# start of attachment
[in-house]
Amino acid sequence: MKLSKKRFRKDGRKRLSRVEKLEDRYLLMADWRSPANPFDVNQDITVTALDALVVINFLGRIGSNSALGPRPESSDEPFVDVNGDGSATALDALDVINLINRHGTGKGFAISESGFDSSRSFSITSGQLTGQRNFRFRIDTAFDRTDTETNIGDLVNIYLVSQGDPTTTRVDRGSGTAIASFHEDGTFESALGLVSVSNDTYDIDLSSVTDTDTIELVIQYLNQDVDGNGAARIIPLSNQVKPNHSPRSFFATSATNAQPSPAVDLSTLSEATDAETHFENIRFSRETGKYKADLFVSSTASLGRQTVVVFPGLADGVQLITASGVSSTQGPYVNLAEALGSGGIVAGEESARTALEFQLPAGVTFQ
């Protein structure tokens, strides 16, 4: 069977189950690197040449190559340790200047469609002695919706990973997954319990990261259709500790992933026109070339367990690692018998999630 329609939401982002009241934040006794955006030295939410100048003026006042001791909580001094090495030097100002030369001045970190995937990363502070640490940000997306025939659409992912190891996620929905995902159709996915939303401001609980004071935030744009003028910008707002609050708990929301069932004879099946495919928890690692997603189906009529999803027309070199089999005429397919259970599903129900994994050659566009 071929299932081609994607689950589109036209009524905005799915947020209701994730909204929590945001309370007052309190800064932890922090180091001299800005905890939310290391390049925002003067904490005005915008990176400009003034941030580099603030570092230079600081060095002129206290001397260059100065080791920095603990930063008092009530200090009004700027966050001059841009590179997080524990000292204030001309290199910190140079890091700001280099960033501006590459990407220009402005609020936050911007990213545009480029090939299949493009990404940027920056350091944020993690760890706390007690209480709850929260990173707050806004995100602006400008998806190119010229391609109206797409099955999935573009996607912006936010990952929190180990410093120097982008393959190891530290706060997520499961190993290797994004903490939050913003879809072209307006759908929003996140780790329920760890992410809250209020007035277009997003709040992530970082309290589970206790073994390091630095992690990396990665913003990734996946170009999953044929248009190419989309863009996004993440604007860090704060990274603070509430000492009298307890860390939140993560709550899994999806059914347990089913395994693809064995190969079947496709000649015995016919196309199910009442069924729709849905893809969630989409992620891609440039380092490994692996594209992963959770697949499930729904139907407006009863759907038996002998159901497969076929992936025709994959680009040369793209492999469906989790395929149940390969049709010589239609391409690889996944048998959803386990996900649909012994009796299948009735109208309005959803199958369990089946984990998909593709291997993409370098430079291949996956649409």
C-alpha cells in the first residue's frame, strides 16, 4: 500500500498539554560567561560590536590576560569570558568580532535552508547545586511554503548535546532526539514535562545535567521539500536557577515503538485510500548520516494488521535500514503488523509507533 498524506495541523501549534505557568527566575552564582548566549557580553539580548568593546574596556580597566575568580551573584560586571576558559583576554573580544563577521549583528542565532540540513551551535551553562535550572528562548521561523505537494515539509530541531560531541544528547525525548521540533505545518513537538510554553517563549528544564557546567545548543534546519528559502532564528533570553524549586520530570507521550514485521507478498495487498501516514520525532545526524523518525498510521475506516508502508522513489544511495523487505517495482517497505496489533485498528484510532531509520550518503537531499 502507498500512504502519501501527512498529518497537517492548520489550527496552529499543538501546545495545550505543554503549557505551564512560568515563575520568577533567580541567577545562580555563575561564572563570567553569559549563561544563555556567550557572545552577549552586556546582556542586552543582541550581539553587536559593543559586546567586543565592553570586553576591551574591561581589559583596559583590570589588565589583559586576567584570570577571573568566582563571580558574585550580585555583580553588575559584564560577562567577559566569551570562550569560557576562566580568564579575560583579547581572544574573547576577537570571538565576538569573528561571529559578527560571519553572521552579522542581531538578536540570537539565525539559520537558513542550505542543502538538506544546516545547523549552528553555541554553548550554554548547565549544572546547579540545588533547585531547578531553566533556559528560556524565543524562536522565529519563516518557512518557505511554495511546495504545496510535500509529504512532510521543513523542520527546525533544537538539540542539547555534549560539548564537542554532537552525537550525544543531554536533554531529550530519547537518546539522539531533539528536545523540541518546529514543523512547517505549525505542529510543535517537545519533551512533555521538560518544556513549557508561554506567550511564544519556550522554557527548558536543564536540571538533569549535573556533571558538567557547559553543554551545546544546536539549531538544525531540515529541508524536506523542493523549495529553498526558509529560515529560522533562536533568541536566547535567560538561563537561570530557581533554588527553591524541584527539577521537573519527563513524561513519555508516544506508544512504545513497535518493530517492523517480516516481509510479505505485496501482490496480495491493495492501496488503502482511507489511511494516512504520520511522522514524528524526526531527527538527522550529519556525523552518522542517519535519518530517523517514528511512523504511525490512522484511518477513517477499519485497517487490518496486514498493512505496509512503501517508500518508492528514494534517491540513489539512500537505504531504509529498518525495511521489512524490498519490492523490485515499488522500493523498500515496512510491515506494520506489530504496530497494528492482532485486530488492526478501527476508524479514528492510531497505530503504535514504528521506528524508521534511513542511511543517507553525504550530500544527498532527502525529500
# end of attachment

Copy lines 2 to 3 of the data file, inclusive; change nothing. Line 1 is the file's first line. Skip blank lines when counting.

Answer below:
Amino acid sequence: MKLSKKRFRKDGRKRLSRVEKLEDRYLLMADWRSPANPFDVNQDITVTALDALVVINFLGRIGSNSALGPRPESSDEPFVDVNGDGSATALDALDVINLINRHGTGKGFAISESGFDSSRSFSITSGQLTGQRNFRFRIDTAFDRTDTETNIGDLVNIYLVSQGDPTTTRVDRGSGTAIASFHEDGTFESALGLVSVSNDTYDIDLSSVTDTDTIELVIQYLNQDVDGNGAARIIPLSNQVKPNHSPRSFFATSATNAQPSPAVDLSTLSEATDAETHFENIRFSRETGKYKADLFVSSTASLGRQTVVVFPGLADGVQLITASGVSSTQGPYVNLAEALGSGGIVAGEESARTALEFQLPAGVTFQ
């Protein structure tokens, strides 16, 4: 069977189950690197040449190559340790200047469609002695919706990973997954319990990261259709500790992933026109070339367990690692018998999630 329609939401982002009241934040006794955006030295939410100048003026006042001791909580001094090495030097100002030369001045970190995937990363502070640490940000997306025939659409992912190891996620929905995902159709996915939303401001609980004071935030744009003028910008707002609050708990929301069932004879099946495919928890690692997603189906009529999803027309070199089999005429397919259970599903129900994994050659566009 071929299932081609994607689950589109036209009524905005799915947020209701994730909204929590945001309370007052309190800064932890922090180091001299800005905890939310290391390049925002003067904490005005915008990176400009003034941030580099603030570092230079600081060095002129206290001397260059100065080791920095603990930063008092009530200090009004700027966050001059841009590179997080524990000292204030001309290199910190140079890091700001280099960033501006590459990407220009402005609020936050911007990213545009480029090939299949493009990404940027920056350091944020993690760890706390007690209480709850929260990173707050806004995100602006400008998806190119010229391609109206797409099955999935573009996607912006936010990952929190180990410093120097982008393959190891530290706060997520499961190993290797994004903490939050913003879809072209307006759908929003996140780790329920760890992410809250209020007035277009997003709040992530970082309290589970206790073994390091630095992690990396990665913003990734996946170009999953044929248009190419989309863009996004993440604007860090704060990274603070509430000492009298307890860390939140993560709550899994999806059914347990089913395994693809064995190969079947496709000649015995016919196309199910009442069924729709849905893809969630989409992620891609440039380092490994692996594209992963959770697949499930729904139907407006009863759907038996002998159901497969076929992936025709994959680009040369793209492999469906989790395929149940390969049709010589239609391409690889996944048998959803386990996900649909012994009796299948009735109208309005959803199958369990089946984990998909593709291997993409370098430079291949996956649409």